There was a time when running a marathon was seen as big achievement. Before WWII there were no many popular marathon races besides the Olympics and Boston Marathon. In the 1960s the best marathon was in Fukuoka, but it was an elite race, with the best Japanese runners and some athletes invited from overseas.
In the inaugural New York City Marathon in 1970 there were only 55 finishers. As in most races, they struggled to get permissions to use the roads, had a modest budget and not enough runners to make it profitable.
Taking advantage of the United States running boom in the 1970s, New York marathon grew larger, reaching the 1500 finishers in 1976, the first time the race went through its five boroughs. From then on, the growth was unstoppable, until surpassing the 50000 finishers of the last edition. A similar growth in finishers numbers extended worlwide.
The question that arises is: is running a marathon something to be proud of or not? To answer this question I will follow 2 recent articles, where authors shared their point of view, and reasons to defend his idea.
Eldar Saraljic says that running for 42k is not for the weak, as it requires psychological and physical strength, and success is not guaranteed. Nevertheless: is it a virtue we should praise?
A marathon is a physical activity, and as such we don´t usually give praise to people for doing other physical activities. As a competitive sport, maybe we should only give praise to the winner.
His conclusion is that running a marathon, without a cause, has nothing socially valuable about it. Many calories, a lot of effort and a long time spent that could be used in something more useful.
All the response we should give to someone running a marathon is: “Good FOR YOU, my friend”.
Simone Gozzano contradicts Sarajlic, and think that he is missing the point behind running a marathon. He agrees that is necessary willpower to overcome “the wall”, when the body runs out of carbohydrates to work properly.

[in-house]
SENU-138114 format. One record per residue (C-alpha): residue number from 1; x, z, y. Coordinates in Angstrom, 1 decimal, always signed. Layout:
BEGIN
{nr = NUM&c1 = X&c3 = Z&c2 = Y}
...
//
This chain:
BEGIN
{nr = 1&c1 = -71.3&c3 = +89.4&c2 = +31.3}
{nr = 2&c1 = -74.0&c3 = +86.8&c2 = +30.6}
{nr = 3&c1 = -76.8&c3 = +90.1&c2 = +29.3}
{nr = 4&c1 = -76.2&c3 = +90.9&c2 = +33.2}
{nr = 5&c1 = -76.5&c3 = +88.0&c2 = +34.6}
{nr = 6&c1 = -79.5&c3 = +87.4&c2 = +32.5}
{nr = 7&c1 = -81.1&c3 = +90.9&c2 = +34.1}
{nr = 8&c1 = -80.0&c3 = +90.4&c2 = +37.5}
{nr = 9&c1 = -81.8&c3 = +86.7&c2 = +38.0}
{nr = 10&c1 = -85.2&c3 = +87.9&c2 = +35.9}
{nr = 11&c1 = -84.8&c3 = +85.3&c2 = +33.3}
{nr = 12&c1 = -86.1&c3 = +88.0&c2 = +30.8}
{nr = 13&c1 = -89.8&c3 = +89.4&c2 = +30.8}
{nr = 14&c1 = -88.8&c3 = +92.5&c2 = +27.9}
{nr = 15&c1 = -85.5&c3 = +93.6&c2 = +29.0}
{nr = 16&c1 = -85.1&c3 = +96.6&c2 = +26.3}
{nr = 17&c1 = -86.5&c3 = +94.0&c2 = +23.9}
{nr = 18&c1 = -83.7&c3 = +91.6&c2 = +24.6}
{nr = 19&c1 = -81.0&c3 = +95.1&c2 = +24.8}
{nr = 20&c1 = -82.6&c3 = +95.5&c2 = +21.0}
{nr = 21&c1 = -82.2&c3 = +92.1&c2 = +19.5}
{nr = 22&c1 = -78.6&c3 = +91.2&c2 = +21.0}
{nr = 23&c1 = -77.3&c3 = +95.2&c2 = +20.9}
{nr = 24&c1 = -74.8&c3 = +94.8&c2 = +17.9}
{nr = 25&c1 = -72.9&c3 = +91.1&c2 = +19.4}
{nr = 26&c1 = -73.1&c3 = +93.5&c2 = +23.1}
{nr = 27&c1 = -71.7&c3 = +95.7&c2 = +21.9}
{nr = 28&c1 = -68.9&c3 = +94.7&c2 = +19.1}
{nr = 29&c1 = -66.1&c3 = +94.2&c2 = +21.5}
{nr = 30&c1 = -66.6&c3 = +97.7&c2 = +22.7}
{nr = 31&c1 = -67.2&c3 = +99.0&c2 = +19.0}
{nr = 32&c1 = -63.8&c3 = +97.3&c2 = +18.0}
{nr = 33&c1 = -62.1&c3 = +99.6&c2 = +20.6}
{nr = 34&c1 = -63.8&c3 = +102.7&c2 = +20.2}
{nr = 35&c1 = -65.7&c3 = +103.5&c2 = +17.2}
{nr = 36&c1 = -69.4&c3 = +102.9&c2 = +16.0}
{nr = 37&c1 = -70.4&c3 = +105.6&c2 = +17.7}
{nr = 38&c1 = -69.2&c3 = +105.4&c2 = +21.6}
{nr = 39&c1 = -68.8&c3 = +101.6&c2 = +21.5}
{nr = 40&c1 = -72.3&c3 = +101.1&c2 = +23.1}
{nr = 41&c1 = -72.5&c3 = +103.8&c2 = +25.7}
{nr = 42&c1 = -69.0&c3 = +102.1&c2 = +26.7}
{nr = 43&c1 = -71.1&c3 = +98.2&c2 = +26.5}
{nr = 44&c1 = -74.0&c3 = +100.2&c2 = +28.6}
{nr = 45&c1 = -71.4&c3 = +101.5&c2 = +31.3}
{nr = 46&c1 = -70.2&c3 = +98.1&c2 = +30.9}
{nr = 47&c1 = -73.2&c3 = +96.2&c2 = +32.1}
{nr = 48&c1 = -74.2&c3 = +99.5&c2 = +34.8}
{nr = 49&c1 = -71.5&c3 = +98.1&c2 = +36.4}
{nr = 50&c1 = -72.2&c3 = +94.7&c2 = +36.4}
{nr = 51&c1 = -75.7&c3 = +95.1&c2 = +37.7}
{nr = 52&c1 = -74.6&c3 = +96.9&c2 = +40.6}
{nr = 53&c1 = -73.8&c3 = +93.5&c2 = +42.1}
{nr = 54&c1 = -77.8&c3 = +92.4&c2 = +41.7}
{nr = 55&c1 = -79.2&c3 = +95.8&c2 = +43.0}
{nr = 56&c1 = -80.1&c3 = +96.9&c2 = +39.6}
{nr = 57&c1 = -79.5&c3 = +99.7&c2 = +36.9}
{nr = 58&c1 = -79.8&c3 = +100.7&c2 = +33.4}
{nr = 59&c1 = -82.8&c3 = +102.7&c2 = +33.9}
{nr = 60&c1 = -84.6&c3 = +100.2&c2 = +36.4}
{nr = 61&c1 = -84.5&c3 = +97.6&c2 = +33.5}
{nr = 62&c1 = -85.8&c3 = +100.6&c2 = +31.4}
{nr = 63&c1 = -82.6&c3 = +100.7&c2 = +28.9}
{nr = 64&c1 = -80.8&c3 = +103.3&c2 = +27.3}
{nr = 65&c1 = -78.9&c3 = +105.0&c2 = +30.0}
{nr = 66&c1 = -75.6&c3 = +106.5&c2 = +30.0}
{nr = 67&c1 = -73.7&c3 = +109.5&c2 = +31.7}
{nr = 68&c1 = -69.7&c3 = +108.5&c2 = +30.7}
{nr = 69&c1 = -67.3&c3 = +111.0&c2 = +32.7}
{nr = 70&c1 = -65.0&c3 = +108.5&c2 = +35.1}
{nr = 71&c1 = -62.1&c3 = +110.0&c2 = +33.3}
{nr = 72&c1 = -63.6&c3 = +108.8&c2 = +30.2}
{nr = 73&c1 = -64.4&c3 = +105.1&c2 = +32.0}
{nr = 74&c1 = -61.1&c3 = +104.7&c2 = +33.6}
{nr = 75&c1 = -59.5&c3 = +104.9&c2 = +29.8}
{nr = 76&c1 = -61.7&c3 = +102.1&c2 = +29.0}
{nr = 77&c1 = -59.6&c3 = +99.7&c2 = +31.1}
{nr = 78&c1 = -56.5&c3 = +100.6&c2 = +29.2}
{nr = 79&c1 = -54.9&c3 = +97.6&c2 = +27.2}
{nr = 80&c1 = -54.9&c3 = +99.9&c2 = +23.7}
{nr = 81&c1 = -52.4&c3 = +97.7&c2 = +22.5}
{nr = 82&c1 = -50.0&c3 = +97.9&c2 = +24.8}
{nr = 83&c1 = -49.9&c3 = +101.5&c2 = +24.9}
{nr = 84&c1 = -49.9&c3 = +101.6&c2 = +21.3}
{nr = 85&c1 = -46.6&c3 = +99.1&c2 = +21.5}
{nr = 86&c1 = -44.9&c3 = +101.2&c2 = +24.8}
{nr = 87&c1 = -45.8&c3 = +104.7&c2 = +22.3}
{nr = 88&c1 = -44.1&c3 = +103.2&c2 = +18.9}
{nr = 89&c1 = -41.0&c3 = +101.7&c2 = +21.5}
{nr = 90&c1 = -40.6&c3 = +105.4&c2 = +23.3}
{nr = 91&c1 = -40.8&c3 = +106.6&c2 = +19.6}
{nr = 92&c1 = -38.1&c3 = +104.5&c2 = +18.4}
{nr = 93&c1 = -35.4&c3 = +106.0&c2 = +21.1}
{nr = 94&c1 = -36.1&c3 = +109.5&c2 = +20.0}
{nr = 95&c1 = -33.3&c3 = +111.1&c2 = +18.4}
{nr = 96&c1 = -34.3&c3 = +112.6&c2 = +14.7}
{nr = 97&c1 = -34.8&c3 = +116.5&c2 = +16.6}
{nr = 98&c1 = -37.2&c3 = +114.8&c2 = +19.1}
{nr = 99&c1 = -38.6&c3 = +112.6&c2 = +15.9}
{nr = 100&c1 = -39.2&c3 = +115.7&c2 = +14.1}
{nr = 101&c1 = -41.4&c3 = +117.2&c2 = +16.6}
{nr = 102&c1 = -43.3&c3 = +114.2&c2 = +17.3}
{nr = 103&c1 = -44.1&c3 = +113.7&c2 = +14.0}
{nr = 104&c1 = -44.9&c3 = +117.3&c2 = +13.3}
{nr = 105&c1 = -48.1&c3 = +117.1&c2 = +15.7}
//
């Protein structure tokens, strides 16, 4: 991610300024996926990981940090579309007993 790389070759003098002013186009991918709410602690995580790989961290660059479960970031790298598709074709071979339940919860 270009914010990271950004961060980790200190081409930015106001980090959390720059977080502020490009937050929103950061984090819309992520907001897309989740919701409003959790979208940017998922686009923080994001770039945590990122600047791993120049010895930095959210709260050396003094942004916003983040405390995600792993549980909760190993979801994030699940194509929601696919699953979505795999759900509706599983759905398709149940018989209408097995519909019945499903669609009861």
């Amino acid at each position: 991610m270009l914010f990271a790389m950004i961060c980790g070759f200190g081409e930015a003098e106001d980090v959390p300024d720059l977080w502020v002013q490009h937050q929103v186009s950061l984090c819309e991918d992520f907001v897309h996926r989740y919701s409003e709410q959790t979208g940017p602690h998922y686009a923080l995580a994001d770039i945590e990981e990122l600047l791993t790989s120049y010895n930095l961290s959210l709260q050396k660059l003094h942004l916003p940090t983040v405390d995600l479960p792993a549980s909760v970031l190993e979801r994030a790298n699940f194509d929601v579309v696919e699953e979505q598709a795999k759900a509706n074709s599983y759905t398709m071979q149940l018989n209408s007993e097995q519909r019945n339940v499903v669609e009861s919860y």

Philippides run from Marathon to Athens, dying shortly after giving his announcement. It was not a self-regarding act. Nowadays running a marathon is obviously a different story: “it sets an example that is good for all”.
A professional marathoner has to train beyond the limits of other runners. Think about the amount of kilometres some of the best marathoners run every week. Eliud Kipchoge for example runs around 180k per week. It represents the ultimate level of determination.
And what about non-professional runners? It takes them also a lot of time, but demonstrate that is a feasible achievement, encouraging others to follow suit.
The training sessions and races contribute to make new acquaintances. People also become conscious of their willpower, which will be available for other activities in life. It also offers health benefits, as sports practice is related with a lower presence of many diseases, contributes to reduce pollution, as people tend to walk more, and raise self-awareness.
His praise for someone running a marathon? “Well done, my friend!”
From oneKmore we obviously support Gozzano´s point of view, but with whom you position yourself? We would like to know your opinion in the comments section. Thanks for reading.
Is running a marathon a virtue?
Think 17(48):101-105, 2018.
The virtue of running a marathon
Think 18(52): 69-74, 2019.